Google, which has been a carbon-neutral company since 2007 and the largest corporate buyer of renewable energy in the world, is taking another step by making the biggest corporate purchase of renewable energy in history.
This purchase is made up of a 1,600-megawatt (MW) package of agreements and includes 18 new energy deals. Together, these deals will increase Google's worldwide portfolio of wind and solar agreements by more than 40 percent, to 5,500 MW—equivalent to the capacity of a million solar rooftops. Once all these projects come online, the company's carbon-free energy portfolio will produce more electricity than places like Washington D.C. or entire countries like Lithuania uses each year.
Google also says that its latest agreements will also spur the construction of more than $2 billion in new energy infrastructure, including millions of solar panels and hundreds of wind turbines spread across three continents. In all, Google's renewable energy fleet now stands at 52 projects, driving more than $7 billion in new construction and thousands of related jobs.
"Bringing incremental renewable energy to the grids where we consume energy is a critical component of pursuing 24x7 carbon-free energy for all of our operations," said Google CEO Sundar Pichai.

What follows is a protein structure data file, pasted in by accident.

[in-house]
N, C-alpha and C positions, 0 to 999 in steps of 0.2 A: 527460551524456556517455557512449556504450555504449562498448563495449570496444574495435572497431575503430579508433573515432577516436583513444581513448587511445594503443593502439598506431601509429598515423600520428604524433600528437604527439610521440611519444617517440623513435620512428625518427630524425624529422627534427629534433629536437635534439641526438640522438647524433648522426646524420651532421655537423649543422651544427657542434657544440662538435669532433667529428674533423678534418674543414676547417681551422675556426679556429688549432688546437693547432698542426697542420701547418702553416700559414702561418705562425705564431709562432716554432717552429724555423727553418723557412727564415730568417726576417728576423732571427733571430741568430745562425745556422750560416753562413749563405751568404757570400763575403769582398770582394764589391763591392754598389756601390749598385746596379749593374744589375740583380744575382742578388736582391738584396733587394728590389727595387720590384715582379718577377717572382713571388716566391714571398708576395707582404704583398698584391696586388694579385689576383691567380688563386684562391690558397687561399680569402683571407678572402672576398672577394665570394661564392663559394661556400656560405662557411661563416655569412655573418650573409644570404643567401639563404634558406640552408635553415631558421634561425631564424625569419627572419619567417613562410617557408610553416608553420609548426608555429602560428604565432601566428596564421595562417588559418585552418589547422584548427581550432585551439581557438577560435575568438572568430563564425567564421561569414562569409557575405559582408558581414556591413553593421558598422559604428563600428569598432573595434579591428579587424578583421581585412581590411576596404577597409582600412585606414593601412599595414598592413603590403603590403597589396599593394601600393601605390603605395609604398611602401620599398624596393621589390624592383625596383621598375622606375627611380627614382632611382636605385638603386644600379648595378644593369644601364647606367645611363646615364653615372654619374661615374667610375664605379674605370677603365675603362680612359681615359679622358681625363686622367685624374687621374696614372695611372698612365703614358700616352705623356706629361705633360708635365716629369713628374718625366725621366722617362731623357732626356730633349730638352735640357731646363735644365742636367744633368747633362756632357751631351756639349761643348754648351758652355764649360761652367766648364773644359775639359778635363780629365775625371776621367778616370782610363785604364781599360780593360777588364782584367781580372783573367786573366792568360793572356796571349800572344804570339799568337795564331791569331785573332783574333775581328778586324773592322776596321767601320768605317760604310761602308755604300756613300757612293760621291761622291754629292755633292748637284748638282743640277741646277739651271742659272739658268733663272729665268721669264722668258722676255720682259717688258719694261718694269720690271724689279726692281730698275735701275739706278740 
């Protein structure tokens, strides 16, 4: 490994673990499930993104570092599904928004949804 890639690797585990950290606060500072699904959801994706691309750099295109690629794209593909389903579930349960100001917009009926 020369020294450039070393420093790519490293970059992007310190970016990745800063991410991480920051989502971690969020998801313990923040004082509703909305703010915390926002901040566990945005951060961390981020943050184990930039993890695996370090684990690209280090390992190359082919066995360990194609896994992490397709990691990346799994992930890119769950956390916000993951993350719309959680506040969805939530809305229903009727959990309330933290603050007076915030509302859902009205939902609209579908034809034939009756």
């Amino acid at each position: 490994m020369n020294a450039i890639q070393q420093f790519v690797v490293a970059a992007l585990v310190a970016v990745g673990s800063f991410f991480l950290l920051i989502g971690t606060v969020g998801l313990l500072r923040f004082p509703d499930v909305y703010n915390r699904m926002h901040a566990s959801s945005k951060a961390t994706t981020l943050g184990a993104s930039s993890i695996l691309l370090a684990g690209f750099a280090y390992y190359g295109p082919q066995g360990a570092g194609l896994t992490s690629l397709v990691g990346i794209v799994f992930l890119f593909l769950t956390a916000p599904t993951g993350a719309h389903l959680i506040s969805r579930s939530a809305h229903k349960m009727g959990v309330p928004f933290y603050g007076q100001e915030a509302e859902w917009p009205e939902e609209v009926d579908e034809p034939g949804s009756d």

These 18 new deals span the globe, and include investments in the U.S., Chile and Europe. In the U.S., Google will purchase energy from 720 MW of solar farms in North Carolina (155 MW), South Carolina (75 MW), and Texas (490 MW). In South America, Google is adding 125 MW of renewable energy capacity to the grid that supplies its data center in Chile. Pichai will be tomorrowe in Finland to share more detail on Google's new projects in Europe.
Google also announced two new grants from Google.org to provide further support for organizations that expand access to clean energy for all businesses. The company will provide a $500,000 grant to Renewable Energy Buyers Alliance (REBA) in the U.S. and a 500,000 euro grant to RE-Source in Europe.